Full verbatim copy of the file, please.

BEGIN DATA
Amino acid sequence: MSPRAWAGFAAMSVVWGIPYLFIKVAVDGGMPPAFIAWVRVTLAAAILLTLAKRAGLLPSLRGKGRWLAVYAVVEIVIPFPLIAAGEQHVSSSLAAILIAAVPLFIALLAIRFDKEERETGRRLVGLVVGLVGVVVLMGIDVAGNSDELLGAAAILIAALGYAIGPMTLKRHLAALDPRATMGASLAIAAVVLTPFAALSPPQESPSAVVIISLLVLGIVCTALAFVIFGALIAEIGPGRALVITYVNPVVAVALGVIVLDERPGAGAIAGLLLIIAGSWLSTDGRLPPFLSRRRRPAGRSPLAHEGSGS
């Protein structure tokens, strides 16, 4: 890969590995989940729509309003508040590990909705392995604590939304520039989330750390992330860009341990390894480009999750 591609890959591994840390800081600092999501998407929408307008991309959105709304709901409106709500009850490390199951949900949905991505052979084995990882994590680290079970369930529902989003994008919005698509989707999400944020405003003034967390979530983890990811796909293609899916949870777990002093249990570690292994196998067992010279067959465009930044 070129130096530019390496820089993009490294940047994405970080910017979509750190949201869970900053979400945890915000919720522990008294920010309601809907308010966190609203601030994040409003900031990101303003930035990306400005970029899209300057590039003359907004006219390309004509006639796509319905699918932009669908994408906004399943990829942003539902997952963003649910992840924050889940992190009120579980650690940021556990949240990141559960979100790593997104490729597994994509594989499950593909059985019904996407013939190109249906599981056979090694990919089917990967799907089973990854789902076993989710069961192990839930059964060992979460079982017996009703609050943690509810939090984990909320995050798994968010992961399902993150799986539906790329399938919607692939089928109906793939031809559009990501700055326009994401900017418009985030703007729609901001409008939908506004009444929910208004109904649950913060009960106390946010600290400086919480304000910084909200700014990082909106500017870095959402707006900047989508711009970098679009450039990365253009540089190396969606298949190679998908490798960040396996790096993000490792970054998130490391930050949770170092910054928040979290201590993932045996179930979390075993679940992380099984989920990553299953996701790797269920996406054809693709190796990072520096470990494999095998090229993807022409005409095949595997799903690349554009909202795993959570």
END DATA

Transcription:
Amino acid sequence: MSPRAWAGFAAMSVVWGIPYLFIKVAVDGGMPPAFIAWVRVTLAAAILLTLAKRAGLLPSLRGKGRWLAVYAVVEIVIPFPLIAAGEQHVSSSLAAILIAAVPLFIALLAIRFDKEERETGRRLVGLVVGLVGVVVLMGIDVAGNSDELLGAAAILIAALGYAIGPMTLKRHLAALDPRATMGASLAIAAVVLTPFAALSPPQESPSAVVIISLLVLGIVCTALAFVIFGALIAEIGPGRALVITYVNPVVAVALGVIVLDERPGAGAIAGLLLIIAGSWLSTDGRLPPFLSRRRRPAGRSPLAHEGSGS
């Protein structure tokens, strides 16, 4: 890969590995989940729509309003508040590990909705392995604590939304520039989330750390992330860009341990390894480009999750 591609890959591994840390800081600092999501998407929408307008991309959105709304709901409106709500009850490390199951949900949905991505052979084995990882994590680290079970369930529902989003994008919005698509989707999400944020405003003034967390979530983890990811796909293609899916949870777990002093249990570690292994196998067992010279067959465009930044 070129130096530019390496820089993009490294940047994405970080910017979509750190949201869970900053979400945890915000919720522990008294920010309601809907308010966190609203601030994040409003900031990101303003930035990306400005970029899209300057590039003359907004006219390309004509006639796509319905699918932009669908994408906004399943990829942003539902997952963003649910992840924050889940992190009120579980650690940021556990949240990141559960979100790593997104490729597994994509594989499950593909059985019904996407013939190109249906599981056979090694990919089917990967799907089973990854789902076993989710069961192990839930059964060992979460079982017996009703609050943690509810939090984990909320995050798994968010992961399902993150799986539906790329399938919607692939089928109906793939031809559009990501700055326009994401900017418009985030703007729609901001409008939908506004009444929910208004109904649950913060009960106390946010600290400086919480304000910084909200700014990082909106500017870095959402707006900047989508711009970098679009450039990365253009540089190396969606298949190679998908490798960040396996790096993000490792970054998130490391930050949770170092910054928040979290201590993932045996179930979390075993679940992380099984989920990553299953996701790797269920996406054809693709190796990072520096470990494999095998090229993807022409005409095949595997799903690349554009909202795993959570």